|Classic, but not quite with a choice of scarves.|
You asked me to build a wardrobe around espresso because in my book it was one of the foundation colors some women choose.
Marron is an easy color with which to mix and match, but I’ve discovered it’s rather difficult to find the basics on which to build. For those of you who prefer a deep brown as your go-to color instead of the more obvious black, navy and for some gray I trust you have found your jackets, pants and skirts.
I don’t like the pants I’ve shown here, in fact they are leggings, but they were the only ones that matched the jacket. Please consider the duo as an imperfect idea.
|Just a few of the many, many, many choices of blouses to top off your espresso.|
I think one can tend to think brown is a challenge for mixing and matching; it is anything but. A short list of colors that love espresso:
- Pinks and peaches, mostly pale, but they can be stripes and prints as well as solids.
- Blues, again on the pale side. I can envision stripes, but not so much patterns (I don’t know why).
- Camel, ivory, tan, brown and white (of course). Prints, think leopard if you are tempted, stripes, polka dots. . .
There are ways to pair black with brown, but if one isn’t careful the result can be harsh and sad. A black and espresso tweed jacket would be chic with trousers or a skirt. A brown skirt and matching jacket gets into that murky official uniform area so unless you’ve discovered something unusual I would try to avoid that combo. I’ve seen red and brown together, but I hesitate. It seems rather stodgy to me.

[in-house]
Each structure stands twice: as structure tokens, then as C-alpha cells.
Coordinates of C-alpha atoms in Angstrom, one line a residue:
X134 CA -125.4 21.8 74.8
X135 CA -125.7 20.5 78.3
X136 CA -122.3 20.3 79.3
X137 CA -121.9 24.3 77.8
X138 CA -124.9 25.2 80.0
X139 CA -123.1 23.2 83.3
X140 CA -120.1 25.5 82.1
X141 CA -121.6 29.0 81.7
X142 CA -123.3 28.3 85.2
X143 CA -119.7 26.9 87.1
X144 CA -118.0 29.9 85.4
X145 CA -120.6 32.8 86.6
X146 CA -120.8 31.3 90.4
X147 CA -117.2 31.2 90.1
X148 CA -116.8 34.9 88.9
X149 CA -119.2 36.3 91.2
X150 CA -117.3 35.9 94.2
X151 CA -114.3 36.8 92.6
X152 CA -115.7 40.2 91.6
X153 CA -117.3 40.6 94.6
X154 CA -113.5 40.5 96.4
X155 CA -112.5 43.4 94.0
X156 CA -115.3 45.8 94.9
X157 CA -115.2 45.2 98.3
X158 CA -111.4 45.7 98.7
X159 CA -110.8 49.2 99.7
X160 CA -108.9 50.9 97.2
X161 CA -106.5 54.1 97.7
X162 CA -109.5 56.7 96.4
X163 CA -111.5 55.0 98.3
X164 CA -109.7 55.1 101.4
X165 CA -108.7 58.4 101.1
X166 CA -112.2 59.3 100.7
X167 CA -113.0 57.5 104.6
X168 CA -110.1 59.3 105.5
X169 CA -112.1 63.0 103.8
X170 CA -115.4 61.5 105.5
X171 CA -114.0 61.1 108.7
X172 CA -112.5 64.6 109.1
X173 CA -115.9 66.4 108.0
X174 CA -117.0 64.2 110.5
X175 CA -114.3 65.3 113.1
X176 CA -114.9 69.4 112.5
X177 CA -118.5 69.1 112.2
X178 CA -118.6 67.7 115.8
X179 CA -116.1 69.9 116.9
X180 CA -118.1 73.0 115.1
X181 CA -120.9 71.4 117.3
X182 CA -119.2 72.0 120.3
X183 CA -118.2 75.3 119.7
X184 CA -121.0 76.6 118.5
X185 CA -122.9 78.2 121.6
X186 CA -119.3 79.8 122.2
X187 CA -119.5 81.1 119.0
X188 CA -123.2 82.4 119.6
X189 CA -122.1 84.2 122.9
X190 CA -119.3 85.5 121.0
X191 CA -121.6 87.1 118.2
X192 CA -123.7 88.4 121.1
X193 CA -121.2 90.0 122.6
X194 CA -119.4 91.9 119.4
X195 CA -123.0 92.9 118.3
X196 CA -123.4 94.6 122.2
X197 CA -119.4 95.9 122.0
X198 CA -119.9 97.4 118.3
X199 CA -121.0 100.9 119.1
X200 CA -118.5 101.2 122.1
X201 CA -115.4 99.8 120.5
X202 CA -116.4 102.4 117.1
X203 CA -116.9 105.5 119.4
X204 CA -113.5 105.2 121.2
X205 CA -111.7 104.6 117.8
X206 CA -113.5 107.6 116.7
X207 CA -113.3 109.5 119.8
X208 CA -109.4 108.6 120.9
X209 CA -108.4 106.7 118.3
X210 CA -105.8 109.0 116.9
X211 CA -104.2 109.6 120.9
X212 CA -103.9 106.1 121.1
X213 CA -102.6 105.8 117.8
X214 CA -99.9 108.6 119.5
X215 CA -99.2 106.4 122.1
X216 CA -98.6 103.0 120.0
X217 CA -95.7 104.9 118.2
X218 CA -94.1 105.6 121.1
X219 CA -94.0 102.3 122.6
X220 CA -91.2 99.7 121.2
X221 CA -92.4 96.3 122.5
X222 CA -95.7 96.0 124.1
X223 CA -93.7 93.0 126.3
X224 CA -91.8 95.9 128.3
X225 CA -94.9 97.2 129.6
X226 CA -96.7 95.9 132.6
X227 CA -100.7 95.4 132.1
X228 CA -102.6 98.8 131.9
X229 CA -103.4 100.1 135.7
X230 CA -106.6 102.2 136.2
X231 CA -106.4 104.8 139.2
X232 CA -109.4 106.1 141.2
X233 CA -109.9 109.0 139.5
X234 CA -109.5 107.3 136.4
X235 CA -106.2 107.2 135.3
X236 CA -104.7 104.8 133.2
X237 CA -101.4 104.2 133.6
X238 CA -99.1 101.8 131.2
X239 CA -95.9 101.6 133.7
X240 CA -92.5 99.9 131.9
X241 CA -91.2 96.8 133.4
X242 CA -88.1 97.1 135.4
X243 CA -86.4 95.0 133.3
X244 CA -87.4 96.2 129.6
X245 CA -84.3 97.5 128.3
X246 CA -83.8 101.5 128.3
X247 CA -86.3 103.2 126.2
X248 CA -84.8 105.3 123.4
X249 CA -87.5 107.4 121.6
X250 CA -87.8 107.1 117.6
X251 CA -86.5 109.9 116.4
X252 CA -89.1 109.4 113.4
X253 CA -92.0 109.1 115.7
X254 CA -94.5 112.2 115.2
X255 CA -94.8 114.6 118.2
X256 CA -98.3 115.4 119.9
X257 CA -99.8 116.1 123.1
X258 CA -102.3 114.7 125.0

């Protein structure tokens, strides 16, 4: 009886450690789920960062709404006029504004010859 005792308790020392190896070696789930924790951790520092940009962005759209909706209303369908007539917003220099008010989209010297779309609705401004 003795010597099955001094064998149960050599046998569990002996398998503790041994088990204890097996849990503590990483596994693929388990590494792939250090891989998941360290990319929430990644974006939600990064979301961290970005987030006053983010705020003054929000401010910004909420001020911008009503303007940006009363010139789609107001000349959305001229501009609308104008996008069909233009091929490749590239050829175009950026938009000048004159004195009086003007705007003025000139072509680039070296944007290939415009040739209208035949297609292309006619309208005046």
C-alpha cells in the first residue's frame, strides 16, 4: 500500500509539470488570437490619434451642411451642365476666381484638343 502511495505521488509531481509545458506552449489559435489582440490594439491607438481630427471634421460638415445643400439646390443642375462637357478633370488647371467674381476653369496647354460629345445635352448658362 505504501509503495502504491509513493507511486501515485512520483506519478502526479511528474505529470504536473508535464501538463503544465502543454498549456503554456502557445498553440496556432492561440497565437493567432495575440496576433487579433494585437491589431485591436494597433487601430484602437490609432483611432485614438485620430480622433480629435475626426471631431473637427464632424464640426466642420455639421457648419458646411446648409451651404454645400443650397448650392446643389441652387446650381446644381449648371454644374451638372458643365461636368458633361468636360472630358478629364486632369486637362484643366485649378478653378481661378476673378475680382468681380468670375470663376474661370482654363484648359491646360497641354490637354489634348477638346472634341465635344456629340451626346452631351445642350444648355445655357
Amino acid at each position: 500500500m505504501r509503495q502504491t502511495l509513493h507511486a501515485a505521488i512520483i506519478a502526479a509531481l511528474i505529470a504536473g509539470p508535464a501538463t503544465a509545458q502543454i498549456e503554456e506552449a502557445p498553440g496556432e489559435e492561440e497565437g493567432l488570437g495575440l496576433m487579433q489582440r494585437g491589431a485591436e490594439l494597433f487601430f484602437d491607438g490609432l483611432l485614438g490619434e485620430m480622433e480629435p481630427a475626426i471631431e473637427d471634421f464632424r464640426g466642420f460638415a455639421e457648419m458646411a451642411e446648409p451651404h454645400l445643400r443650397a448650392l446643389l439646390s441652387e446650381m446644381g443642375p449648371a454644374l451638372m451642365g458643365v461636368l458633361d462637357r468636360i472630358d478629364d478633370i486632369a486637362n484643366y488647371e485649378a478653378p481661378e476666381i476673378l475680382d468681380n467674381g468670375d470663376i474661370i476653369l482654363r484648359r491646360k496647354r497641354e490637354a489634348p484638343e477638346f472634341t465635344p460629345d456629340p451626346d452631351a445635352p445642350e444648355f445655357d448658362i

|Imagine a similar mix with mauve or pink.|
As I continue to mention, we are in the midst of a complete revamp of my blog and Maura, the very talented woman who is handling all the tech stuff I know nothing about and actually fear in a certain way, has asked me to stop doing the wardrobe idea boards for a few days while the transfer of this to that is finished.
My daughter, the ever loyal and vigilant reader of my posts, suggested that maybe I’m into overkill on the wardrobes. “Maybe two or three times a week,” she said, “but don’t you have anything else you want to talk about?”
Surely I must.